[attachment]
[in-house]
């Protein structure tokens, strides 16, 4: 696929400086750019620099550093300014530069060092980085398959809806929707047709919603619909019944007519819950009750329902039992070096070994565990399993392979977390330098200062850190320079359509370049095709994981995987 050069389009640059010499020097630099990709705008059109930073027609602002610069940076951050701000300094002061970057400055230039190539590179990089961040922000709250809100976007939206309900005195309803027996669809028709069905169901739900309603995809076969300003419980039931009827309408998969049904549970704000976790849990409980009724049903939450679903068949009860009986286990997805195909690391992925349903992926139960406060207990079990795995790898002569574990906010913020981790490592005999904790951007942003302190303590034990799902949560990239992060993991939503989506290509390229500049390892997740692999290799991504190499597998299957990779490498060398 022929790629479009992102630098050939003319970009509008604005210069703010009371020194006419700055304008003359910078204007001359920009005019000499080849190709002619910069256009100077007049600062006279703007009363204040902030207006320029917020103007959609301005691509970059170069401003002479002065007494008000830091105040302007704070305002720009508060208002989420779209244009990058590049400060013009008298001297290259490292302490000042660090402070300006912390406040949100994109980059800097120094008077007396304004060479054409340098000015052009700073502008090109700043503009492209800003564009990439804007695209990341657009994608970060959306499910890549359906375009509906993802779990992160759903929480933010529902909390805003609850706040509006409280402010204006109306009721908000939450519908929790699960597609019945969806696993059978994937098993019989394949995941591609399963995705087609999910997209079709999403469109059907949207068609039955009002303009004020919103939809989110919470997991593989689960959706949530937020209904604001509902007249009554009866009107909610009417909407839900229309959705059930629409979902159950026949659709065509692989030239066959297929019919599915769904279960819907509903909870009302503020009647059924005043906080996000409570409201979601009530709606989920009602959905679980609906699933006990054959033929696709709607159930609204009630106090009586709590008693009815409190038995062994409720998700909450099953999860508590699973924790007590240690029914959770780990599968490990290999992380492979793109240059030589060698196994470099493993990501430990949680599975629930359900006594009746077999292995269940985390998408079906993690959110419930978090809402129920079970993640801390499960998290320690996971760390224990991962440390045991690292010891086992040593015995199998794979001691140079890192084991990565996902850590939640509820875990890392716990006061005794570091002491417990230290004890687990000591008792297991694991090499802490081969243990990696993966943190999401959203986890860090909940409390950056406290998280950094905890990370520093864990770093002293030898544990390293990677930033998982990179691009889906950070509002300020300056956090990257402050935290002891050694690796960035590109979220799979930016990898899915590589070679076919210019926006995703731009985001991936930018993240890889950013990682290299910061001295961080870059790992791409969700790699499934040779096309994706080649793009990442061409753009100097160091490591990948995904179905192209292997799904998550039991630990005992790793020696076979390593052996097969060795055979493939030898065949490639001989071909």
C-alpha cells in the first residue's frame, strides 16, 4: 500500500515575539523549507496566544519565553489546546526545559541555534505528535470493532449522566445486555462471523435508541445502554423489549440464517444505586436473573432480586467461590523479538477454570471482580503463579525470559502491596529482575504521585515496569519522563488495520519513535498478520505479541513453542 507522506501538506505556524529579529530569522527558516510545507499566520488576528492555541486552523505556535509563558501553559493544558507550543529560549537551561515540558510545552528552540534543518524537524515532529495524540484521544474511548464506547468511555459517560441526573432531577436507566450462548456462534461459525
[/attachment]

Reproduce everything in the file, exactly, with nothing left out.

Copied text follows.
[in-house]
């Protein structure tokens, strides 16, 4: 696929400086750019620099550093300014530069060092980085398959809806929707047709919603619909019944007519819950009750329902039992070096070994565990399993392979977390330098200062850190320079359509370049095709994981995987 050069389009640059010499020097630099990709705008059109930073027609602002610069940076951050701000300094002061970057400055230039190539590179990089961040922000709250809100976007939206309900005195309803027996669809028709069905169901739900309603995809076969300003419980039931009827309408998969049904549970704000976790849990409980009724049903939450679903068949009860009986286990997805195909690391992925349903992926139960406060207990079990795995790898002569574990906010913020981790490592005999904790951007942003302190303590034990799902949560990239992060993991939503989506290509390229500049390892997740692999290799991504190499597998299957990779490498060398 022929790629479009992102630098050939003319970009509008604005210069703010009371020194006419700055304008003359910078204007001359920009005019000499080849190709002619910069256009100077007049600062006279703007009363204040902030207006320029917020103007959609301005691509970059170069401003002479002065007494008000830091105040302007704070305002720009508060208002989420779209244009990058590049400060013009008298001297290259490292302490000042660090402070300006912390406040949100994109980059800097120094008077007396304004060479054409340098000015052009700073502008090109700043503009492209800003564009990439804007695209990341657009994608970060959306499910890549359906375009509906993802779990992160759903929480933010529902909390805003609850706040509006409280402010204006109306009721908000939450519908929790699960597609019945969806696993059978994937098993019989394949995941591609399963995705087609999910997209079709999403469109059907949207068609039955009002303009004020919103939809989110919470997991593989689960959706949530937020209904604001509902007249009554009866009107909610009417909407839900229309959705059930629409979902159950026949659709065509692989030239066959297929019919599915769904279960819907509903909870009302503020009647059924005043906080996000409570409201979601009530709606989920009602959905679980609906699933006990054959033929696709709607159930609204009630106090009586709590008693009815409190038995062994409720998700909450099953999860508590699973924790007590240690029914959770780990599968490990290999992380492979793109240059030589060698196994470099493993990501430990949680599975629930359900006594009746077999292995269940985390998408079906993690959110419930978090809402129920079970993640801390499960998290320690996971760390224990991962440390045991690292010891086992040593015995199998794979001691140079890192084991990565996902850590939640509820875990890392716990006061005794570091002491417990230290004890687990000591008792297991694991090499802490081969243990990696993966943190999401959203986890860090909940409390950056406290998280950094905890990370520093864990770093002293030898544990390293990677930033998982990179691009889906950070509002300020300056956090990257402050935290002891050694690796960035590109979220799979930016990898899915590589070679076919210019926006995703731009985001991936930018993240890889950013990682290299910061001295961080870059790992791409969700790699499934040779096309994706080649793009990442061409753009100097160091490591990948995904179905192209292997799904998550039991630990005992790793020696076979390593052996097969060795055979493939030898065949490639001989071909």
C-alpha cells in the first residue's frame, strides 16, 4: 500500500515575539523549507496566544519565553489546546526545559541555534505528535470493532449522566445486555462471523435508541445502554423489549440464517444505586436473573432480586467461590523479538477454570471482580503463579525470559502491596529482575504521585515496569519522563488495520519513535498478520505479541513453542 507522506501538506505556524529579529530569522527558516510545507499566520488576528492555541486552523505556535509563558501553559493544558507550543529560549537551561515540558510545552528552540534543518524537524515532529495524540484521544474511548464506547468511555459517560441526573432531577436507566450462548456462534461459525